sonal adjustment is available on the BLS website at www.bls.gov/cps/documentation.htm#sa.




Table 1. Median usual weekly earnings of full-time wage and salary workers by sex, quarterly averages, seasonally adjusted
Year and quarter Number of workers
(in thousands)
Median weekly earnings
Total Men Women In current dollars In constant (1982-84) dollars
Total
$
Men
$
Women
$
Total
$
Men
$
Women
$

2003

3rd Quarter

100,139 56,178 43,961 621 697 554 337 378 300

4th Quarter

100,628 56,607 44,021 623 702 560 337 379 302

2004

1st Quarter

100,905 56,848 44,057 629 705 562 337 378 301

2nd Quarter

101,135 56,914 44,221 642 715 576 341 380 306

3rd Quarter

101,148 56,931 44,217 635 712 574 335 376 303

4th Quarter

101,658 57,289 44,369 646 720 577 337 376 302

2005

1st Quarter

102,091 57,710 44,381 647 723 580 336 376 302

2nd Quarter

103,201 58,099 45,101 647 714 584 334 369 301

3rd Quarter

104,310 58,843 45,467 651 723 588 331 368 299

4th Quarter

104,605 58,967 45,638 658 730 588 332 368 296

2006

1st Quarter

104,708 58,960 45,748 662 737 594 332 370 298

2nd Quarter

105,798 59,831 45,966 663 732 597 329 364 296

3rd Quarter

107,041 60,060 46,981 678 755 603 334 372 297

4th Quarter

106,847 60,140 46,707 681 748 607 337 370 300

2007

1st Quarter

107,176 60,105 47,070 687 752 610 336 368 298

2nd Quarter

106,827 60,351 46,476 693 765 610 335 370 295

3rd Quarter

107,156 60,216 46,940 698 774 621 336 372 298

4th Quarter

108,178 60,508 47,670 700 774 615 332 368 292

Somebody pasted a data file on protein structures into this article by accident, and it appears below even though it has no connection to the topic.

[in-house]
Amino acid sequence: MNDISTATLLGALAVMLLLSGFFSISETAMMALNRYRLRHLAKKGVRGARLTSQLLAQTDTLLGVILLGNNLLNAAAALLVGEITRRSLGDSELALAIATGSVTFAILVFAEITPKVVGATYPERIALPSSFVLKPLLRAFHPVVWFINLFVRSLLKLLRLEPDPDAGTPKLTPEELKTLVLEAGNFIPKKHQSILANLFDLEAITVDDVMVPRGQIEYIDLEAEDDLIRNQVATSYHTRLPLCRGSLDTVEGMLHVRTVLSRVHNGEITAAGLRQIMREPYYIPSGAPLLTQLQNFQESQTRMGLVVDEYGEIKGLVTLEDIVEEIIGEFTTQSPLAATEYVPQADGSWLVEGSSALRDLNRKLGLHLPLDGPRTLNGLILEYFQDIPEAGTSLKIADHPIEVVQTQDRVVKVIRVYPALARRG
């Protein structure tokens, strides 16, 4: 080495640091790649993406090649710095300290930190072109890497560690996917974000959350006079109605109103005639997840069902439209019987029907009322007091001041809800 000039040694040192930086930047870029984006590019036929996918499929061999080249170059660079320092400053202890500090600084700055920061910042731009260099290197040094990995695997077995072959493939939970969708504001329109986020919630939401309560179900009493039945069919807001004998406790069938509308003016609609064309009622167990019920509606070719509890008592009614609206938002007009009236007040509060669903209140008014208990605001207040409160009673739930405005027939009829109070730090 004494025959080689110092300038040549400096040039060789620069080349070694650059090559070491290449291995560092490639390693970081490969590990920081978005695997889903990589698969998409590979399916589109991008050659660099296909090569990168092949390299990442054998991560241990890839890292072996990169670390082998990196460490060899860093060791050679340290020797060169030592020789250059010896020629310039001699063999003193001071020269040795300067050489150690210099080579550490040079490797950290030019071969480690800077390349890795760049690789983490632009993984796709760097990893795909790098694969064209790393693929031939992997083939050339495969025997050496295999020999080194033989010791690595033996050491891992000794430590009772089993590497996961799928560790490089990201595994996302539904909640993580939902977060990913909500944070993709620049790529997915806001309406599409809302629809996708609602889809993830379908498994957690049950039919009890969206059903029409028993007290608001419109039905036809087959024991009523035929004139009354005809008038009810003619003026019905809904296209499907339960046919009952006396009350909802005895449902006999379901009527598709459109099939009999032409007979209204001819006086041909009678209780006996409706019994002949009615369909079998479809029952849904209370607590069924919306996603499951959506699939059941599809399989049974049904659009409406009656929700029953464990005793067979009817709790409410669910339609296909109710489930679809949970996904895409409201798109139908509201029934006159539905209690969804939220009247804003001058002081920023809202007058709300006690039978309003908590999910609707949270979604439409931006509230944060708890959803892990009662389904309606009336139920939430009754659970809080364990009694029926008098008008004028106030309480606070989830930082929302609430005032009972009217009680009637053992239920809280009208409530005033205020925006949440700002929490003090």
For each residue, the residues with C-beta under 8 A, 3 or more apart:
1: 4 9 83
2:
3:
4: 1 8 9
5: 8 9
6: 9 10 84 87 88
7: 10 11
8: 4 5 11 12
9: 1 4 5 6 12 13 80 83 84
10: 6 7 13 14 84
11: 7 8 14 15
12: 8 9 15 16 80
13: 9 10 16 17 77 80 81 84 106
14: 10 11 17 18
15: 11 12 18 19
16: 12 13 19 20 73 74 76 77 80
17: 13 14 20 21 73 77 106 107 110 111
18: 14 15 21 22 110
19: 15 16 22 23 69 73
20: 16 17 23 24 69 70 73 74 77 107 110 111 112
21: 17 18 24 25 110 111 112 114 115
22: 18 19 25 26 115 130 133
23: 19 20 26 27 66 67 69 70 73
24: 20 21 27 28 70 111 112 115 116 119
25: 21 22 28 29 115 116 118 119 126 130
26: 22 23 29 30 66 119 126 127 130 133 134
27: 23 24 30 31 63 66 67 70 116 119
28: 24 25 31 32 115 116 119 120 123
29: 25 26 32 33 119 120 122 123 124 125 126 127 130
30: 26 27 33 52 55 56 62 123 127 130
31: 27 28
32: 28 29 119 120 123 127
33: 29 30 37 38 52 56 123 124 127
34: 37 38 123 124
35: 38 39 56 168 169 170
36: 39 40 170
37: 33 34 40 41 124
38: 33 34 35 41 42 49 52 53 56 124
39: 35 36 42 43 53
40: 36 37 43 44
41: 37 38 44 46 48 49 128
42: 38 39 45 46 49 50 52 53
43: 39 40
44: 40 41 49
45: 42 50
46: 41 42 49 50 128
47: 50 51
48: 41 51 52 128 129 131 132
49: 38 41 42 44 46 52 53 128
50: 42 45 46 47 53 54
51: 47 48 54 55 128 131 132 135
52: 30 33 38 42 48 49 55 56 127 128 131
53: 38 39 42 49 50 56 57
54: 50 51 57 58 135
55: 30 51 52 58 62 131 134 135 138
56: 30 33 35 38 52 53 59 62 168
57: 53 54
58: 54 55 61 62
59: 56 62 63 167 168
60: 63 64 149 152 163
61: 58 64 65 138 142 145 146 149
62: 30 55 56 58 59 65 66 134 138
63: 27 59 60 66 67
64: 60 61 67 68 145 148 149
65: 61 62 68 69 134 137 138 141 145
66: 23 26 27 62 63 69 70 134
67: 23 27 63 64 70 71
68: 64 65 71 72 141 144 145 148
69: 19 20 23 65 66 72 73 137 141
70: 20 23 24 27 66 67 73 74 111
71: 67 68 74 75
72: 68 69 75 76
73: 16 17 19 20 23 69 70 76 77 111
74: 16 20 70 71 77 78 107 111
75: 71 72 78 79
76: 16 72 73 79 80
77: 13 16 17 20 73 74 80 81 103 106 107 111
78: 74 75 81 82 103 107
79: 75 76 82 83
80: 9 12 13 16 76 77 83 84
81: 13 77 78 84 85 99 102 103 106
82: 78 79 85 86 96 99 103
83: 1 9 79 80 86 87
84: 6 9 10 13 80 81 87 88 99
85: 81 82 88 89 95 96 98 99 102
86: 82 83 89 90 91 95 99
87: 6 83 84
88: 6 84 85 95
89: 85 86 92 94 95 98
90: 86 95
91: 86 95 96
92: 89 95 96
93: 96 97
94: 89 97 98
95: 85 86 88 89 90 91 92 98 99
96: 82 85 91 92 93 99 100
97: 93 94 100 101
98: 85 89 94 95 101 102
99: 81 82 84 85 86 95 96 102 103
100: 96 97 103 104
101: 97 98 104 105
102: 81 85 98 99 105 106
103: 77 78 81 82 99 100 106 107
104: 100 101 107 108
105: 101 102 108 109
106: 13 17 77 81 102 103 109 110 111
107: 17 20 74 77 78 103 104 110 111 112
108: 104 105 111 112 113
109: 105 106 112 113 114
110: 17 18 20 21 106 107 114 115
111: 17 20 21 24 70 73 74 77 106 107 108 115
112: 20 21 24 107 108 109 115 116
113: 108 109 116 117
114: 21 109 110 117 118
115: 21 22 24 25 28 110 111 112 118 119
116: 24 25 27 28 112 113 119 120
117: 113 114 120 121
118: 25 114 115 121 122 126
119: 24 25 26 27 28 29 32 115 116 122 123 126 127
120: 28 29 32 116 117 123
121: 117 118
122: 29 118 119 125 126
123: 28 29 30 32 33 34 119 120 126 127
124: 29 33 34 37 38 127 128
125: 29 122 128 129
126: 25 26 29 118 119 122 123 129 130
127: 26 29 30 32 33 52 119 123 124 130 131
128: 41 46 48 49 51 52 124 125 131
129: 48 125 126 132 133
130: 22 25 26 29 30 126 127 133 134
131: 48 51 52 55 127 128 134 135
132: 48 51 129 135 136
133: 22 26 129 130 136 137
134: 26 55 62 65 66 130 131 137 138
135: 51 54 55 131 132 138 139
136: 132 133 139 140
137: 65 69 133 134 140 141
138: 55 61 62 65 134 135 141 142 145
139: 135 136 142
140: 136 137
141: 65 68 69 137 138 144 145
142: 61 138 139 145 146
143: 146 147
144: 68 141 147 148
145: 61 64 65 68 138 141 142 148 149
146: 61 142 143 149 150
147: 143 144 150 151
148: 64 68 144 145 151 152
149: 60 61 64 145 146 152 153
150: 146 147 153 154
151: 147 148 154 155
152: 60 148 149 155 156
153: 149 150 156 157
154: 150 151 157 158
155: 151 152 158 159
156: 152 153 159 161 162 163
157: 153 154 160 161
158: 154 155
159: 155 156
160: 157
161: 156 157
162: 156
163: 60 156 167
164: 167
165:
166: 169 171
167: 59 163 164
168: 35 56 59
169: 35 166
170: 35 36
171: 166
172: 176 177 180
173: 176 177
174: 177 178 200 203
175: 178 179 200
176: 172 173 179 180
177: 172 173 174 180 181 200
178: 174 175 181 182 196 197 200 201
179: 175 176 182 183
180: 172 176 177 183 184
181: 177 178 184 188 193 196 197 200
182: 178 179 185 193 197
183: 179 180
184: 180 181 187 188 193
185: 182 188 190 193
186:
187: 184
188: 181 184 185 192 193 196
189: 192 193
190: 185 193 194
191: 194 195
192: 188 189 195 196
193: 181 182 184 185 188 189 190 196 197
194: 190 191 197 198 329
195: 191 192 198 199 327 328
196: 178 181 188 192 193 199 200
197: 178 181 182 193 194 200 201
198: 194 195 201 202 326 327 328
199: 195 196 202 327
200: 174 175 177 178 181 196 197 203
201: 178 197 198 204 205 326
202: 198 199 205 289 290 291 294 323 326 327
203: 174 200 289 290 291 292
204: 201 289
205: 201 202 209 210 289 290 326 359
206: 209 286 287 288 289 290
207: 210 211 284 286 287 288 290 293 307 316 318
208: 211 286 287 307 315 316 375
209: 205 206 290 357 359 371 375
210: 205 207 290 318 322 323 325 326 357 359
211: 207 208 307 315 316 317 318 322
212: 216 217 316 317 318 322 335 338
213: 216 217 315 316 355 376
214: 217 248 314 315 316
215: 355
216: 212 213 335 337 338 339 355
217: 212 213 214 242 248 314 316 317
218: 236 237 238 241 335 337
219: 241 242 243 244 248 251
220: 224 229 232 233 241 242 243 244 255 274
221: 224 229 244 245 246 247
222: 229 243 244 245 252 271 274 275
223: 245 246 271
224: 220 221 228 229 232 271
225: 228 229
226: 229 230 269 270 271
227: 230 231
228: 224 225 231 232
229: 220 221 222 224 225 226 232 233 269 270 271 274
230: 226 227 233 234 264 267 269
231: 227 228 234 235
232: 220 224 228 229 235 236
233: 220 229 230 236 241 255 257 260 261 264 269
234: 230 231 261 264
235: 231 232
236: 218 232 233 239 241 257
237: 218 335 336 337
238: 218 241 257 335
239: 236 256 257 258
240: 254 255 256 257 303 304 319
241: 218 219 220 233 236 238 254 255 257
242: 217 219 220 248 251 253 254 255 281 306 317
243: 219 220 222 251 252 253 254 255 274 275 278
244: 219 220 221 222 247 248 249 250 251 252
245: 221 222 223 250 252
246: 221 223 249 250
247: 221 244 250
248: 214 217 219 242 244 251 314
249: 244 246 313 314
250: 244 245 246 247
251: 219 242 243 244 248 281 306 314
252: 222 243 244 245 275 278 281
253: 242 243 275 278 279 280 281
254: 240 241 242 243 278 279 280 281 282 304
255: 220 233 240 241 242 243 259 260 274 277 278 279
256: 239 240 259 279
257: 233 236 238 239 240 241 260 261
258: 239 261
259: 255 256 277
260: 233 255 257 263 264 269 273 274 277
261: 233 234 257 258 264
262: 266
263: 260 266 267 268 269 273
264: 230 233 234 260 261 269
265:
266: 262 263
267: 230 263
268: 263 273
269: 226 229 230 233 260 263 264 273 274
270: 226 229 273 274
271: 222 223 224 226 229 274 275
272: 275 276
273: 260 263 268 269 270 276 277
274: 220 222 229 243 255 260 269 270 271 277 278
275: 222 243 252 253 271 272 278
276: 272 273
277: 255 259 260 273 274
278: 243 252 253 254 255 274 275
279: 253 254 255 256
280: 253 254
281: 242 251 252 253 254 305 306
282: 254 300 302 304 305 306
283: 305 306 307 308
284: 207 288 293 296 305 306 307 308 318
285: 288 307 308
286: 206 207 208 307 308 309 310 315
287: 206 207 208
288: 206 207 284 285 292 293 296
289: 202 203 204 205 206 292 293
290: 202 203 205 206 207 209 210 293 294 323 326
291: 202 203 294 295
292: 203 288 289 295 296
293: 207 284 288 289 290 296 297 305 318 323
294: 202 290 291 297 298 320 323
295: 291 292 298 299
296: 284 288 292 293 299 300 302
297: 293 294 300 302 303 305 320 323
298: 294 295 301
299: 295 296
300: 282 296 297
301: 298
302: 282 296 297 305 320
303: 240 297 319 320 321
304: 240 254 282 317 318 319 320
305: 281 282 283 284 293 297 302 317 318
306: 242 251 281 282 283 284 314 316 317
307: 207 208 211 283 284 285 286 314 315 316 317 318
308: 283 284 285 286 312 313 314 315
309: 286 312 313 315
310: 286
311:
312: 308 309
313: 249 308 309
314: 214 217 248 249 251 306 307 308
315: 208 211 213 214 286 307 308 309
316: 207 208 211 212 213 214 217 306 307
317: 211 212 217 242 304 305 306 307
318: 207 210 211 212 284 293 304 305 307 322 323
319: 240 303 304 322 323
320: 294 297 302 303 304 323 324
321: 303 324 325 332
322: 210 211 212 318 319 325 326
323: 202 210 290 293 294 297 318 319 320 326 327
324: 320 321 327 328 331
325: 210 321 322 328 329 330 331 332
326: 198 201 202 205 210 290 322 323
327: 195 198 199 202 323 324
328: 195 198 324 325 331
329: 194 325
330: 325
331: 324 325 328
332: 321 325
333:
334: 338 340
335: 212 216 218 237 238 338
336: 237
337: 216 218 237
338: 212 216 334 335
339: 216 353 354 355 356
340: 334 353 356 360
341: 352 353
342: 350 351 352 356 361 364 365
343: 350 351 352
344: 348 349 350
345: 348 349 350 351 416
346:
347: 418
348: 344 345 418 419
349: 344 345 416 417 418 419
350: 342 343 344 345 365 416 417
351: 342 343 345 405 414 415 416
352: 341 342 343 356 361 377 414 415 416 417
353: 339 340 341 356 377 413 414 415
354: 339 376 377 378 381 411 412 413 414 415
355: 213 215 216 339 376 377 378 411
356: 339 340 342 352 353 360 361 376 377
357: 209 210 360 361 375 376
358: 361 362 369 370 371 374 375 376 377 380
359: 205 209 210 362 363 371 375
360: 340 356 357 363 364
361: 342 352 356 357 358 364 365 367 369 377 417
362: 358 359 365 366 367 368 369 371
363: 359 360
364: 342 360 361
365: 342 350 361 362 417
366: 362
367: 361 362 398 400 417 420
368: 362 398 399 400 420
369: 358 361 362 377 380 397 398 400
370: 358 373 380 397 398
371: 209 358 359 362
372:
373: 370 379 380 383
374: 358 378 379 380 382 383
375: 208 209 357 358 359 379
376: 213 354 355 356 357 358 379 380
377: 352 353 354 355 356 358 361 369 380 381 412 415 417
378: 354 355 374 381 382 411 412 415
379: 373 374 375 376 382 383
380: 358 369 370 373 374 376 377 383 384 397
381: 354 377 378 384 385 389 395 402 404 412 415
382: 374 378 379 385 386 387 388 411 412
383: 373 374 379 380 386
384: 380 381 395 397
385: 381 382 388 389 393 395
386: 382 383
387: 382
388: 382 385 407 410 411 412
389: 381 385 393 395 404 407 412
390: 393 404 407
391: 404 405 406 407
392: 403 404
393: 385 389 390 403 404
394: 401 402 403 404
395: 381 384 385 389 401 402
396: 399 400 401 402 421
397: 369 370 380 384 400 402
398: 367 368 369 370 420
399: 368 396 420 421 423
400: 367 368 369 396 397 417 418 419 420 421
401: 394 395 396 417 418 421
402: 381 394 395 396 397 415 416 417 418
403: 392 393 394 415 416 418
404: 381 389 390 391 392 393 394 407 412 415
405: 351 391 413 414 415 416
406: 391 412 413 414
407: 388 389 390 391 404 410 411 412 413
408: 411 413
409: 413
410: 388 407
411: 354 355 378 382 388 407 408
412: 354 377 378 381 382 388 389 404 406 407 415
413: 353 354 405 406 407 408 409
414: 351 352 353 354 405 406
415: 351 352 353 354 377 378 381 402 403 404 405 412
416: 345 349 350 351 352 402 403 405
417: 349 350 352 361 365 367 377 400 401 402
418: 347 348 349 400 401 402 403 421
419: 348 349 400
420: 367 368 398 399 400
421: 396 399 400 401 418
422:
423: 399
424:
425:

2008

1st Quarter

107,819 60,401 47,418 713 783 633 335 368 298

2nd Quarter

107,051 59,581 47,469 722 801 636 335 372 295

3rd Quarter

106,114 59,259 46,856 724 802 637 331 367 291

4th Quarter

105,585 58,499 47,087 727 807 647 340 377 302

2009

1st Quarter

101,734 56,339 45,395 731 815 645 344 384 304

2nd Quarter

100,002 55,226 44,776 737 816 652 345 382 306

3rd Quarter

99,004 54,451 44,553 742 820 664 345 381 308

4th Quarter

98,535 54,405 44,130 747 824 666 344 380 307

2010

1st Quarter

98,223 54,156 44,067 747 836 662 344 384 305

2nd Quarter

99,621 55,030 44,591 743 812 671 342 374 309

3rd Quarter

100,333 55,569 44,765 745 821 670 342 377 307

4th Quarter

99,927 55,468 44,459 751 828 675 342 377 307

2011

1st Quarter

99,788 55,407 44,380 749 820 680 337 369 306

2nd Quarter

100,377 55,839 44,539 756 828 688 337 369 306

3rd Quarter

100,369 55,981 44,388 758 835 681 335 369 301

4th Quarter

101,294 56,652 44,642 762 841 685 336 371 302

2012

1st Quarter

102,223 57,162 45,061 763 841 694 334 368 304

2nd Quarter

102,490 57,104 45,386 773 865 688 338 378 301

3rd Quarter

102,533 57,170 45,362 765 837 693 332 364 301

NOTE: Updated population controls are introduced annually with the release of January data.


Table 2. Median usual weekly earnings of full-time wage and salary workers by selected characteristics, quarterly averages, not seasonally adjusted